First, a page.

• Model authenticity and integrity: I do not think we can effectively and authentically exist in a post-truth world with a distorted Jesus. We need to offer young people a radical Jesus, practising what we preach, living out what we believe in ways that are highly authentic and richly integral.
  • Promote honesty: The growth in the post-truth business means that the truth has been relegated, disregarded and neglected. The truth needs to be re-embraced, redeemed and valued as something that is life-bringing. I have a couple of youth work friends on social media that ‘tell it how it is’: warts and all; struggles; pain; distressing matters from ministry. I have to admit, some of what they write jars with me. I have become used to only getting the positive edited highlights people present. I think we need to get to a place of honesty if we are to effectively disciple the next generation. I have always found young people respond very positively to both being told ‘how it is’ and honest reality.
  • Be vulnerable: Post-truth politicians rarely, if ever, admit weakness, fragility, humility or vulnerability. They rarely apologise. We need to celebrate the gift of vulnerability. Inspirational thinker Brené Brown declares: “Vulnerability is the birthplace of love, belonging, joy, courage, empathy, and creativity. It is the source of hope, empathy, accountability, and authenticity. If we want greater clarity in our purpose or deeper and more meaningful spiritual lives, vulnerability is the path.”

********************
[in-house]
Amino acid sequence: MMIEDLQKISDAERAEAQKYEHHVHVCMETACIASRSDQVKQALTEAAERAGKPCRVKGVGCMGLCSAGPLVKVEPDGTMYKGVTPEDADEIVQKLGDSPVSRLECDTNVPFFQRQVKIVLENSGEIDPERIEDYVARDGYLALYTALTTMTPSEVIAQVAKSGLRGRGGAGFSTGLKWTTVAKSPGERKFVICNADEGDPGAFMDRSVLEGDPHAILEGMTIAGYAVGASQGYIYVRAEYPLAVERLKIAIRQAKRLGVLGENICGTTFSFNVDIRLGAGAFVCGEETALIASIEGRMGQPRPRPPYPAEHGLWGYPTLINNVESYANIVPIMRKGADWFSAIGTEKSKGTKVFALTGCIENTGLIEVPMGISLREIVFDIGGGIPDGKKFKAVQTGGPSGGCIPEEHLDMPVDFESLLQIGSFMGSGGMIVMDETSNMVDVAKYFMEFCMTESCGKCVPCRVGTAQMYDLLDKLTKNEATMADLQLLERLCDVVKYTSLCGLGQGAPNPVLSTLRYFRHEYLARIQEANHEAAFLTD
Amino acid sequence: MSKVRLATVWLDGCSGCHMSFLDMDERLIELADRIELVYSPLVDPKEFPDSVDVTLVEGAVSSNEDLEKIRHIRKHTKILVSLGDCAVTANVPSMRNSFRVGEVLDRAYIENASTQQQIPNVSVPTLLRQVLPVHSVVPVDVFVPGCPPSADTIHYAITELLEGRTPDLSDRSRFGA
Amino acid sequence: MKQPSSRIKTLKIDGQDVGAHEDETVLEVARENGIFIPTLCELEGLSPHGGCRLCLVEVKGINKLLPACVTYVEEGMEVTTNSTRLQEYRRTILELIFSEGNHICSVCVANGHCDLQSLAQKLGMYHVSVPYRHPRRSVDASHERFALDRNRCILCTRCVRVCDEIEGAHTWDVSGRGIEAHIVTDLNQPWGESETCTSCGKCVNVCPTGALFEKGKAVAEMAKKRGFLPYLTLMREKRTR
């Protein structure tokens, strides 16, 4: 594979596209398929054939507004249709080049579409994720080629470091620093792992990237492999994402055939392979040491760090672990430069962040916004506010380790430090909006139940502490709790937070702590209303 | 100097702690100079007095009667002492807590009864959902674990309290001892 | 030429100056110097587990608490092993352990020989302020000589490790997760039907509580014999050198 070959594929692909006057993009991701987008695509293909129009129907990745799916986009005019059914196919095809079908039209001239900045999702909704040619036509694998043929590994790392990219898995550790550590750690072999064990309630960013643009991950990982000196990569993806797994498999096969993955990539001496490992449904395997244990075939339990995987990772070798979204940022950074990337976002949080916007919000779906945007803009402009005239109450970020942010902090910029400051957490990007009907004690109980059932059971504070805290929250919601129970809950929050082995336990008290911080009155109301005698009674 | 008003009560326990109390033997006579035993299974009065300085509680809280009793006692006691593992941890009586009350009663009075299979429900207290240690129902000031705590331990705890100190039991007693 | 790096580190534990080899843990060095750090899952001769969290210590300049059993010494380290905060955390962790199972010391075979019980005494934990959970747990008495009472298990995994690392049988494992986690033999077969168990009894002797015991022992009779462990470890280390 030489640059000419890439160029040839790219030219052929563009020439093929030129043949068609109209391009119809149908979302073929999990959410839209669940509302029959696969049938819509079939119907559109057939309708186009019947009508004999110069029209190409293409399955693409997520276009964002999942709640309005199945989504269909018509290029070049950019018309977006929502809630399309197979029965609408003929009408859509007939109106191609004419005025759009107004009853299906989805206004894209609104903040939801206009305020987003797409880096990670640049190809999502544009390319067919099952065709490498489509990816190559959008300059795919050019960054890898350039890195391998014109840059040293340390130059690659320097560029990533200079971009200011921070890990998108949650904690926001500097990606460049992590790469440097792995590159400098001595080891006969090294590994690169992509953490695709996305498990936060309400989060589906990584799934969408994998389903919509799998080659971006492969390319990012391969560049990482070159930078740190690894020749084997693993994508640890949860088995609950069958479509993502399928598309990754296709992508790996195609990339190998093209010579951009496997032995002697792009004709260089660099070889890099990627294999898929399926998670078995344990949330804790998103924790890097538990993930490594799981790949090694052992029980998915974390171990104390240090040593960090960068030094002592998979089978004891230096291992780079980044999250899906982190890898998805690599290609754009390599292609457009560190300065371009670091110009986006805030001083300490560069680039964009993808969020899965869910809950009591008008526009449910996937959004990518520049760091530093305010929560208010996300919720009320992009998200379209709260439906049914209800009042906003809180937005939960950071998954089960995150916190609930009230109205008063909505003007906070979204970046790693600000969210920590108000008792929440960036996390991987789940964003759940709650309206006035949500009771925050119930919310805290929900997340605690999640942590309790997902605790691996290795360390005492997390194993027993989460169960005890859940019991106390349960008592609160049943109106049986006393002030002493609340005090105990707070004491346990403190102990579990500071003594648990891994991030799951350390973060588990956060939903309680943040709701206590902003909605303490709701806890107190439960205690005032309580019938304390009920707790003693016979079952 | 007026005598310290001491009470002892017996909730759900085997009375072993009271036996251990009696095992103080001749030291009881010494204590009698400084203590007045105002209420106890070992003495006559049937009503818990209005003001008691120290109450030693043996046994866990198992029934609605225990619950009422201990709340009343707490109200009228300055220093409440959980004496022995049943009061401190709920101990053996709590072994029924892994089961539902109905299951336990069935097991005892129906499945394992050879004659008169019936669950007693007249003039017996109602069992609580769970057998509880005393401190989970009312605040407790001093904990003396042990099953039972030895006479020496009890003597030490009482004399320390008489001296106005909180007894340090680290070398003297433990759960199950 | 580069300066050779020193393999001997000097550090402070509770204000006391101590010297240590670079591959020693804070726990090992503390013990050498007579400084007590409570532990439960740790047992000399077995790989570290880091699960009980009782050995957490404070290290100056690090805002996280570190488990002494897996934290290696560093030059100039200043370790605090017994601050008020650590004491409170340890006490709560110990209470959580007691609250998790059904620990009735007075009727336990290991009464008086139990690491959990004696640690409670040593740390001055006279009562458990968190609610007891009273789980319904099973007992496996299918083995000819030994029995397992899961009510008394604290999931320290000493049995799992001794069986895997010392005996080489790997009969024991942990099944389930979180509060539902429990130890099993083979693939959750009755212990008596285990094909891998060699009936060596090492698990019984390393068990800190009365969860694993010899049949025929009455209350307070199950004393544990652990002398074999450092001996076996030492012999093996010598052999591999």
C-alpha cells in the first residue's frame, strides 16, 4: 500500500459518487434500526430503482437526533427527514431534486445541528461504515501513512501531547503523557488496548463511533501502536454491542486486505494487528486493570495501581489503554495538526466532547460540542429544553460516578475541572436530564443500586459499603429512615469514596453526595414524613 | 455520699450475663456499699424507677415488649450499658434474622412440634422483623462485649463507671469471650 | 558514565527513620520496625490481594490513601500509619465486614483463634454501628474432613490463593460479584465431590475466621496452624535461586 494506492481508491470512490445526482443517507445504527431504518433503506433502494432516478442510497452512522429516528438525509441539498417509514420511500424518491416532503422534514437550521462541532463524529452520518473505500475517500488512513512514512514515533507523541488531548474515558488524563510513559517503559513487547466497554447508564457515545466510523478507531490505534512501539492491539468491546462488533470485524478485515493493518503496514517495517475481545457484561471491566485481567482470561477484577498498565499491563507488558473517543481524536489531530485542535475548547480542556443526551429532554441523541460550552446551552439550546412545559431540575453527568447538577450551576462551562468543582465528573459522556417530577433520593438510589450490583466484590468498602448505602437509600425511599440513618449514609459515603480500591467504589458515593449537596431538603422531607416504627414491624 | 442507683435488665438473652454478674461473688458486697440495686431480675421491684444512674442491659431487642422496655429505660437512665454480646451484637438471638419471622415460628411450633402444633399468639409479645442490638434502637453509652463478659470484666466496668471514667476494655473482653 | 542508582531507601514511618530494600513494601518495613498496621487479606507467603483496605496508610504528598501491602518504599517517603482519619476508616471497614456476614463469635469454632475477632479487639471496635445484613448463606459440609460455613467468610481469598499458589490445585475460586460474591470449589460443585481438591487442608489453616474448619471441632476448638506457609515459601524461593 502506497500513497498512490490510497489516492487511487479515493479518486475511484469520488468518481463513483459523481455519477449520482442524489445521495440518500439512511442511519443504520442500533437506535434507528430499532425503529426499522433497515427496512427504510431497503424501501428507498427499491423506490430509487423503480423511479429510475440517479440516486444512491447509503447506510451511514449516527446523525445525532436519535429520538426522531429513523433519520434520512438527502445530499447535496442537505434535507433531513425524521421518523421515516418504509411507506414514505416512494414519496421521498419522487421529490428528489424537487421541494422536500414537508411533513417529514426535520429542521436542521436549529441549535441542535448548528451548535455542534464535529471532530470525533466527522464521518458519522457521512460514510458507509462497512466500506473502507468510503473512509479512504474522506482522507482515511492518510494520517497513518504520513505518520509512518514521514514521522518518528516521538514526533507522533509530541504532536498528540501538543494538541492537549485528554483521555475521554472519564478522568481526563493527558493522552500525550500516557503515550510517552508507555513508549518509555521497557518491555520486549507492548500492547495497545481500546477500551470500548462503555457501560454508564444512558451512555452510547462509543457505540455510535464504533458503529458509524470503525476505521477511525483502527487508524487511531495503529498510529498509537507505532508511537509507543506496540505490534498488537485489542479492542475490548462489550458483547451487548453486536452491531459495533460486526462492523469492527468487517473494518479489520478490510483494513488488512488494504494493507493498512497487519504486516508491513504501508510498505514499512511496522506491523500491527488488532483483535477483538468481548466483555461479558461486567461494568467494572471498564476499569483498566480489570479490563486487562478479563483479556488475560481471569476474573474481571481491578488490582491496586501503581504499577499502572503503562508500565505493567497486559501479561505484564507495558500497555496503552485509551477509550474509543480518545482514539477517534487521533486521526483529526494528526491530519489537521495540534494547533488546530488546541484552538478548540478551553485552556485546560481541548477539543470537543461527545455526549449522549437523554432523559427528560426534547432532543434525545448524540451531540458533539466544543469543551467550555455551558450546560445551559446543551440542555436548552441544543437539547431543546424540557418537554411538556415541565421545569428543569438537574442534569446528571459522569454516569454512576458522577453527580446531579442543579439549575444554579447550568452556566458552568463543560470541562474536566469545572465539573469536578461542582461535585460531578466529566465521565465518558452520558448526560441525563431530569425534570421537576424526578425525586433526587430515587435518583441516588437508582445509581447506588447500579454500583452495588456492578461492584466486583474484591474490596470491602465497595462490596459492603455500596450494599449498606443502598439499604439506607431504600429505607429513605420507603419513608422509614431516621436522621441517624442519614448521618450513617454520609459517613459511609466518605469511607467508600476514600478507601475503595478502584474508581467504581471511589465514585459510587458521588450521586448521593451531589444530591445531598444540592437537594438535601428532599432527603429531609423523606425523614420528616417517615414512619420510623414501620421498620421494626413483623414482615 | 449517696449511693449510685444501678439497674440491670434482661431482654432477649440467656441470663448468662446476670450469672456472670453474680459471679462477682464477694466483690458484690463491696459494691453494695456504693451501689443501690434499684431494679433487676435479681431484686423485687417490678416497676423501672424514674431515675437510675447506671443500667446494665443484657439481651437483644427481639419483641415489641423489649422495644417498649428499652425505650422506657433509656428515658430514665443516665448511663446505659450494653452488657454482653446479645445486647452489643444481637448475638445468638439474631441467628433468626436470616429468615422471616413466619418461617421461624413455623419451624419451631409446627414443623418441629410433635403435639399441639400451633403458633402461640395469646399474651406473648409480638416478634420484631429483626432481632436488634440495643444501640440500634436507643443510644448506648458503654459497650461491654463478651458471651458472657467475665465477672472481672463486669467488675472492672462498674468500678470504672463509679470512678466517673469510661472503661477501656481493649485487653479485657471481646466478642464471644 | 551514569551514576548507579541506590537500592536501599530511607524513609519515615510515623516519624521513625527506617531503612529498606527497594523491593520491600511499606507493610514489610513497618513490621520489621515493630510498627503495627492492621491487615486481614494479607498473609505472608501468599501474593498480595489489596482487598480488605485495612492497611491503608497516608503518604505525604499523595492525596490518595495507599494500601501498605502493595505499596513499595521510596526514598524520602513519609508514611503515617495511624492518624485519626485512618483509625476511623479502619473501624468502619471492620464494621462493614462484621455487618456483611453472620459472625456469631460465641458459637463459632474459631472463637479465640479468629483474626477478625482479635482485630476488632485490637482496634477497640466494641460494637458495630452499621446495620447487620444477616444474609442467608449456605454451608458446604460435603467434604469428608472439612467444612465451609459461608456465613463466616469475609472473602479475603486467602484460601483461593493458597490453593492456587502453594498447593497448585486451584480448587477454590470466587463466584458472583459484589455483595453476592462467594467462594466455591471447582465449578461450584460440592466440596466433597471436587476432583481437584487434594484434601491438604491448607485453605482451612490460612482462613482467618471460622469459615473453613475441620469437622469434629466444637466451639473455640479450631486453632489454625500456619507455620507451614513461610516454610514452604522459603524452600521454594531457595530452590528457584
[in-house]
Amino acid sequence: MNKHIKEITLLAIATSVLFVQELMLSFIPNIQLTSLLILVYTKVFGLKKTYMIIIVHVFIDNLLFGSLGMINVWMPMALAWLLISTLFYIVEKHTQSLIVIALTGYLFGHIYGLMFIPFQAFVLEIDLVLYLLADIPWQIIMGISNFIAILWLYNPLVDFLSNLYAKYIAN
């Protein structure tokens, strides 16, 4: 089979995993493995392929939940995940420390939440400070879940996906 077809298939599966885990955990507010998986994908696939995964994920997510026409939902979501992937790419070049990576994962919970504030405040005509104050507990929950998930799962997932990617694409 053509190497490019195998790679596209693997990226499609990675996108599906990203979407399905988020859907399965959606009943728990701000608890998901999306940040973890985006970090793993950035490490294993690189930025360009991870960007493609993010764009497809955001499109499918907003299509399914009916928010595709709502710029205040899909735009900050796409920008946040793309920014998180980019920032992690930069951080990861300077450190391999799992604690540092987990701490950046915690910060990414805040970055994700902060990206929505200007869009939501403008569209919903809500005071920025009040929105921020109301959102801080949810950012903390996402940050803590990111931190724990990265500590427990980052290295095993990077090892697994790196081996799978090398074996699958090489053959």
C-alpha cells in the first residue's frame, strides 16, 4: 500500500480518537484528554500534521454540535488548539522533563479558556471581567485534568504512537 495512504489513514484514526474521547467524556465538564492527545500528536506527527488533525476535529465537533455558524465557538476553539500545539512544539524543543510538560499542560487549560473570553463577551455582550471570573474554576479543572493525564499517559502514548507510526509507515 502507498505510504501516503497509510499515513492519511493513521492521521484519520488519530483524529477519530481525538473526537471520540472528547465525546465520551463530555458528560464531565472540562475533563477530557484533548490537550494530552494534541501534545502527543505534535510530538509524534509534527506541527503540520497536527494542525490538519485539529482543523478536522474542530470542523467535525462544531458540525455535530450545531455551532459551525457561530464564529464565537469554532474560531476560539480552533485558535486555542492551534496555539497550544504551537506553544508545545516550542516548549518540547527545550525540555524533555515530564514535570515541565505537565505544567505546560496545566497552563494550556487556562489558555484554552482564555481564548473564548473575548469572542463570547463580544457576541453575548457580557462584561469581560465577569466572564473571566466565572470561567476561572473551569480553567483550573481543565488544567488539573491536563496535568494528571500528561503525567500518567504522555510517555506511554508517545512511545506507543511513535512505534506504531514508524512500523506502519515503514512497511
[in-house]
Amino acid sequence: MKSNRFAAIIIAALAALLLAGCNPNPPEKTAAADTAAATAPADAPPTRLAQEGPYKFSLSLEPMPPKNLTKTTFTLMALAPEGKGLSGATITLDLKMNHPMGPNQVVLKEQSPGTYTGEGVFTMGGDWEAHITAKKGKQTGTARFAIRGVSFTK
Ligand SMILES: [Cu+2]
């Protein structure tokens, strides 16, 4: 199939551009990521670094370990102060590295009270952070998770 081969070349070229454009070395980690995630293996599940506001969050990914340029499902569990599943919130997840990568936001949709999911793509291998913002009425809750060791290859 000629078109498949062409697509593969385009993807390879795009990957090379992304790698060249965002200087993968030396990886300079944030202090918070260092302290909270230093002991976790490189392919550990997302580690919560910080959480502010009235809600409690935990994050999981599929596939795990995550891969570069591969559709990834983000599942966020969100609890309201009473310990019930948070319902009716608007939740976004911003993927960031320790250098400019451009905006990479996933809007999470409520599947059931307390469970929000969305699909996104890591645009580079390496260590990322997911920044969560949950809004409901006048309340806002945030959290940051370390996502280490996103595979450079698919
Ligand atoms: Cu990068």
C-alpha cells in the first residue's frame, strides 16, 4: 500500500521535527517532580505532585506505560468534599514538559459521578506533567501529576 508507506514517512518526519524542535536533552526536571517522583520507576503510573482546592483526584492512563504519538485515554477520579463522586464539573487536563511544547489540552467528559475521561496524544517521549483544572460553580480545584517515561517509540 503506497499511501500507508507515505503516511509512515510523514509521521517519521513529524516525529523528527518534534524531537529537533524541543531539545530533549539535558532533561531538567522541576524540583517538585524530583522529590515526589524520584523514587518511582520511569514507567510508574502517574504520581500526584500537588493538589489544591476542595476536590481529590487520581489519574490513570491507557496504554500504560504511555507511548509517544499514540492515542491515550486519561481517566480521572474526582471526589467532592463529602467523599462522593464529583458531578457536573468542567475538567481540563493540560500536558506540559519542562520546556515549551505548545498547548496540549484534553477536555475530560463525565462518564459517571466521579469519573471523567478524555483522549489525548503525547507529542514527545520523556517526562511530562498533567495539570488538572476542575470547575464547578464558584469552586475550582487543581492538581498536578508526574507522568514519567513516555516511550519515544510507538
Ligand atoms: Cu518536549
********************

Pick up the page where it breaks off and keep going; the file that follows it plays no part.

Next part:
• Challenge injustice and listen to marginalised voices: Post-truth approaches are located around gaining or maintaining power, position and privilege, usually white and wealthy privilege. Truth approaches are about respect, liberation and equality in ways that reflect the kingdom imperative of including and listening to the marginalised. Some of the older Methodist young people I have been working with have recently expressed a desire to undertake acts of mercy and challenge injustice to change current societal narratives. Their commitment will do much to counter post-truth failings.
  • Support young people in uncertain times: Post-truth rhetoric focuses on telling us we are under threat, leaching on our emotional insecurities. The world does feel somewhat unsafe and threatening at this time in history and safe spaces might be in short supply. Post-truth language attacks the safety and security of some in order to maintain the privilege of others. Youth and children’s workers need to offer safe spaces for all young people, not just for some at the expense of others.